Series: Windermeres in Love #.5
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It Was Only a Kiss...
Violet Hotchkiss is head over heels in love with Oliver Quincy, the embodiment of the perfect English gentleman in every novel she’s ever read. So why is she kissing Will Sinclair in the garden at the Twelfth Night ball?
That Led to a Night...
Violet always found Will to be too much—too tall, too handsome…too far out of reach for a bespectacled spinster to dream about. But one taste of Will releases something wild in Violet, something that will never be satisfied with just a kiss…
That Changed Everything...
Will always had a crush on smart, spirited Violet. But the bold woman who takes what she wants, and isn’t afraid to ask for more, is a revelation. Now he just has to convince Violet to take the bravest step of all—letting him love her.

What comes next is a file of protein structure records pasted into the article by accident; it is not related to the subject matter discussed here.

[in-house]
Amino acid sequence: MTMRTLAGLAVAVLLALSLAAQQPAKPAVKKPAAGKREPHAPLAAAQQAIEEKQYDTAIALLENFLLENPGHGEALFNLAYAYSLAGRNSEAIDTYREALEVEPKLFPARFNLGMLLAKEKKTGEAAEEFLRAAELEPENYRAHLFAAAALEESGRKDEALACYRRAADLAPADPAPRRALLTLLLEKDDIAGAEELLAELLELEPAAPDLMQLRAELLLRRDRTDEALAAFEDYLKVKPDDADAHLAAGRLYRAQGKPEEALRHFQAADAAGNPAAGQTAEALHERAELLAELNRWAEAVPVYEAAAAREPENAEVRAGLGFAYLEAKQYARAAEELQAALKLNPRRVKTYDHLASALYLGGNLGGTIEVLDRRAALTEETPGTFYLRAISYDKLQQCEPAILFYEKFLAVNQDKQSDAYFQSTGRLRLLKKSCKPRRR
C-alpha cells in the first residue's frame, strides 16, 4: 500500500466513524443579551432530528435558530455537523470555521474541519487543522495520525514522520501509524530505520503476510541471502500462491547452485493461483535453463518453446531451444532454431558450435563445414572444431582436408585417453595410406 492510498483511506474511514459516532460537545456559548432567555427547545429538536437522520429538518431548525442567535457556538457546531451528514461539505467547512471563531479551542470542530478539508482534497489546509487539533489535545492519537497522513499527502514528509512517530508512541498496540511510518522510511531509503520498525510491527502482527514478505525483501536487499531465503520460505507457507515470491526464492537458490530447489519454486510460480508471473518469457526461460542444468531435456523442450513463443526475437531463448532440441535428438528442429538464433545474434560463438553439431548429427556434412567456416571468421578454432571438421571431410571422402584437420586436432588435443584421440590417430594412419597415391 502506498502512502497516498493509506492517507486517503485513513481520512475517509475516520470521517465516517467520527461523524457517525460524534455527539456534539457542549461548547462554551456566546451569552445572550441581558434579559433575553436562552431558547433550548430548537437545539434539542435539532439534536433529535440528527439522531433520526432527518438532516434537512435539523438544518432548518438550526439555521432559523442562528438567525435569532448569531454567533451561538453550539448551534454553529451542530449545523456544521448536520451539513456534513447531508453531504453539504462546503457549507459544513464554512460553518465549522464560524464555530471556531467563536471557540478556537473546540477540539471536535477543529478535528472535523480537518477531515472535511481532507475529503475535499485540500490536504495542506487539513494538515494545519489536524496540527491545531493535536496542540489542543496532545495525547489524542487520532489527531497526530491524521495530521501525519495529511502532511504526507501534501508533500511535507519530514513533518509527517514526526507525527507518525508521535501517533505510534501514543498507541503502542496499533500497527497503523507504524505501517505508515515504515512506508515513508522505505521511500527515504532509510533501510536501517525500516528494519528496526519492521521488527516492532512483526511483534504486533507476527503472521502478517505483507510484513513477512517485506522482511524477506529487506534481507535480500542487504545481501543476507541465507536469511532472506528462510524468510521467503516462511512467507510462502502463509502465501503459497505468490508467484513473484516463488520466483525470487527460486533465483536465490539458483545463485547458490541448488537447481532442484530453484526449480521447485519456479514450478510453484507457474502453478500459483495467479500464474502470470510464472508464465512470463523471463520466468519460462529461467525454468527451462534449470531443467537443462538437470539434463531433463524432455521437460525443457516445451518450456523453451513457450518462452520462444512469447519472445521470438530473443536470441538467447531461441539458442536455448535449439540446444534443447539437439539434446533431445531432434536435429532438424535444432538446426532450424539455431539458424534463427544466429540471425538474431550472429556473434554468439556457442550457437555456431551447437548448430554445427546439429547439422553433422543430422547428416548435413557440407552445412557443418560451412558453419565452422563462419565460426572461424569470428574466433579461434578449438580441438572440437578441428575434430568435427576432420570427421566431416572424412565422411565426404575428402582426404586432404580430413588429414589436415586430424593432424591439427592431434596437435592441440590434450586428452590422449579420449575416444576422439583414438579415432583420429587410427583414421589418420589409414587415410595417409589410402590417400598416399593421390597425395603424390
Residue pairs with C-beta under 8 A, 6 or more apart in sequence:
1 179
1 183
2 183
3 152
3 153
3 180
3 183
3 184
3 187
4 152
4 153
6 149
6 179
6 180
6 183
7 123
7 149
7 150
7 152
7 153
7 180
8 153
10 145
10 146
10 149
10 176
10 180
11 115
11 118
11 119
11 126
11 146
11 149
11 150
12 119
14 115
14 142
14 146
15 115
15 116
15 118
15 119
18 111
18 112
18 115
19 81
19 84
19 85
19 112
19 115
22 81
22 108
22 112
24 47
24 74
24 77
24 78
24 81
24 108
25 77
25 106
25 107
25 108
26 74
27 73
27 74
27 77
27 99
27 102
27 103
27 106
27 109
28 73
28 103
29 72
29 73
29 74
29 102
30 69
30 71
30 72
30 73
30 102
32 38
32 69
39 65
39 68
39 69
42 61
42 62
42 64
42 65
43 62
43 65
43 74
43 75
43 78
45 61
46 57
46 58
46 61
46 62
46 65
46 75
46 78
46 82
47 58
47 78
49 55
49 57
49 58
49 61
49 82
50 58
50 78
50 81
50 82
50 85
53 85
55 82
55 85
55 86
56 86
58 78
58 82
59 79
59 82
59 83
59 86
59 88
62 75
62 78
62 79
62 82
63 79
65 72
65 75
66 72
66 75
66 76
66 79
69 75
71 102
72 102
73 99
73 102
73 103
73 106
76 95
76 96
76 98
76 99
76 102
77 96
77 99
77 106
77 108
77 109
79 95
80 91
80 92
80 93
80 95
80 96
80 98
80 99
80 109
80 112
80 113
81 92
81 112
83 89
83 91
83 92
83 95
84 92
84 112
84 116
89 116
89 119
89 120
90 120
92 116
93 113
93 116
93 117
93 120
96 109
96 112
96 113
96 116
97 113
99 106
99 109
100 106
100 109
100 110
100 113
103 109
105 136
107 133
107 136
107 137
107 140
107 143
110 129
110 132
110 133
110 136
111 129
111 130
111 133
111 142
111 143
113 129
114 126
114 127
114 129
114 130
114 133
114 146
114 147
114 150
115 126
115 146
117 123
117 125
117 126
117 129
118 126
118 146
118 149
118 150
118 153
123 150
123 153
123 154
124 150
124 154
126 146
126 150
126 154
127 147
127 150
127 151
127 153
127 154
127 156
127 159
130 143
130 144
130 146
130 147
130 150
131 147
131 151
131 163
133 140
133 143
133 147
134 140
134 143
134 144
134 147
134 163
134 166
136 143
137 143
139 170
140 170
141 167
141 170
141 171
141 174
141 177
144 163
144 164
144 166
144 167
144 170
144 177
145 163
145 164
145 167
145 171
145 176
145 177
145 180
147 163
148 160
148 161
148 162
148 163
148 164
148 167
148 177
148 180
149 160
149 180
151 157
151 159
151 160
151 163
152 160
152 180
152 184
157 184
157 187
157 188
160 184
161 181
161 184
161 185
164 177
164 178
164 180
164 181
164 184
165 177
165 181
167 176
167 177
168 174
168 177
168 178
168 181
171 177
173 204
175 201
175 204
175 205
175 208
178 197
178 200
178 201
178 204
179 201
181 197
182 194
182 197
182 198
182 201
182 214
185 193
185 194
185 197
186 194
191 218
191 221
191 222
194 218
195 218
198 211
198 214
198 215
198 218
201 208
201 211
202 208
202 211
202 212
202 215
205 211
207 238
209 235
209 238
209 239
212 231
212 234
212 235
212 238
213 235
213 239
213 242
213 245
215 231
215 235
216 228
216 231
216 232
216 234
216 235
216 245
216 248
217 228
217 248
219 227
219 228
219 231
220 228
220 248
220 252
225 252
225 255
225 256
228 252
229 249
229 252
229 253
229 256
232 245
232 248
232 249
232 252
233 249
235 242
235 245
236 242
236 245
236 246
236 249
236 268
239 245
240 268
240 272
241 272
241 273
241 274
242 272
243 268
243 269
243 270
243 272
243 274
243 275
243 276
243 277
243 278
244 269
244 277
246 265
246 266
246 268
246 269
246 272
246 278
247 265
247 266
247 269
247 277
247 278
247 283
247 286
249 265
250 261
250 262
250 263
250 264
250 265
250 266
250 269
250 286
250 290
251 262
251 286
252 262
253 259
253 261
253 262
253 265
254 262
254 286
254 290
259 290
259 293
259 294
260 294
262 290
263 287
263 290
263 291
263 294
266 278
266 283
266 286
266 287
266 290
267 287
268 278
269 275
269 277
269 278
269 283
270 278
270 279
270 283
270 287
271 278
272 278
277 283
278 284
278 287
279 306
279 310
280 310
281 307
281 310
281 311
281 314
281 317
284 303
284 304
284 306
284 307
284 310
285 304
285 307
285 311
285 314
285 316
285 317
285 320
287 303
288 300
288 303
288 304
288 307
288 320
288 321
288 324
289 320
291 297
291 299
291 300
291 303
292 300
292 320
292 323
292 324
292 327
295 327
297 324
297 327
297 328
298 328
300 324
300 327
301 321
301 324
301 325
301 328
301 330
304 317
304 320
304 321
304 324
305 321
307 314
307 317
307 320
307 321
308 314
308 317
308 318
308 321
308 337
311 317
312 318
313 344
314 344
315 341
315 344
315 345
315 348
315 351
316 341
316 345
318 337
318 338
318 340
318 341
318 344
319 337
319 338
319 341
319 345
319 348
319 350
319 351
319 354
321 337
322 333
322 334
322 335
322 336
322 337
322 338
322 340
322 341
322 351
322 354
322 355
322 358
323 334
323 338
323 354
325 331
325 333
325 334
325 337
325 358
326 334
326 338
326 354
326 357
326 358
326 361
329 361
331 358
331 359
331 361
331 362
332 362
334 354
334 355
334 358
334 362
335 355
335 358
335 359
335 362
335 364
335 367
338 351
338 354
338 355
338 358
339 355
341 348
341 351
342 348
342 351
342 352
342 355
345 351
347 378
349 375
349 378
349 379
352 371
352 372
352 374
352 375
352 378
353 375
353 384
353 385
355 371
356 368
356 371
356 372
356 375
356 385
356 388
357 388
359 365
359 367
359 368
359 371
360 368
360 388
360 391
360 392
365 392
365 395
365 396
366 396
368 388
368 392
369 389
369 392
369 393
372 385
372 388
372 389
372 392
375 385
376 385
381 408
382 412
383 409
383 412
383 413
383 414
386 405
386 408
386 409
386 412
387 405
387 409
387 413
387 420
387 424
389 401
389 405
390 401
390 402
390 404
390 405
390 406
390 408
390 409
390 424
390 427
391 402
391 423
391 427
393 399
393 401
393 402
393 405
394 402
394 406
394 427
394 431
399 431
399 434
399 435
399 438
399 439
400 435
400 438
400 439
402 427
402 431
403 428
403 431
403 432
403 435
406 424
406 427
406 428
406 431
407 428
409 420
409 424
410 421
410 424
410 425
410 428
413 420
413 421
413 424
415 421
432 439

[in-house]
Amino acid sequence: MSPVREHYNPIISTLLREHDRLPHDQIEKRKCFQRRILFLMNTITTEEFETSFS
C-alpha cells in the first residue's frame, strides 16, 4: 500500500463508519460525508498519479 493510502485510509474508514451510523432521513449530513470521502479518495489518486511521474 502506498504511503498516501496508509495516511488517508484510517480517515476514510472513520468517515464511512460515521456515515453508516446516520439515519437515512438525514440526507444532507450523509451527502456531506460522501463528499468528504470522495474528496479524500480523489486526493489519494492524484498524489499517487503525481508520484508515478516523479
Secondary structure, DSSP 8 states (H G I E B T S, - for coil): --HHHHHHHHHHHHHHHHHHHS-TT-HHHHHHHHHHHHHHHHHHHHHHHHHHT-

***Please Note: This novella was previously published as It Was Only A Kiss.
29 December 1818
Miss Violet Hotchkiss never expected to walk into Sir John and Lady Sinclair’s evening soirée and fall headlong into love.
Indeed, one would hardly expect it of a bespectacled wallflower of four and twenty years who was more comfortable discussing the 1815 Corn Law than the latest in ladies’ fashion.
And yet, she had.
Only minutes earlier, Violet had been alighting from her parents’ carriage and bracing against the wintry cold with her burgundy velvet cloak wrapped tight about her, prepared for the usual sort of supper party, with all the usual local gentry.
She stopped to adjust her spectacles, which had slipped down her nose.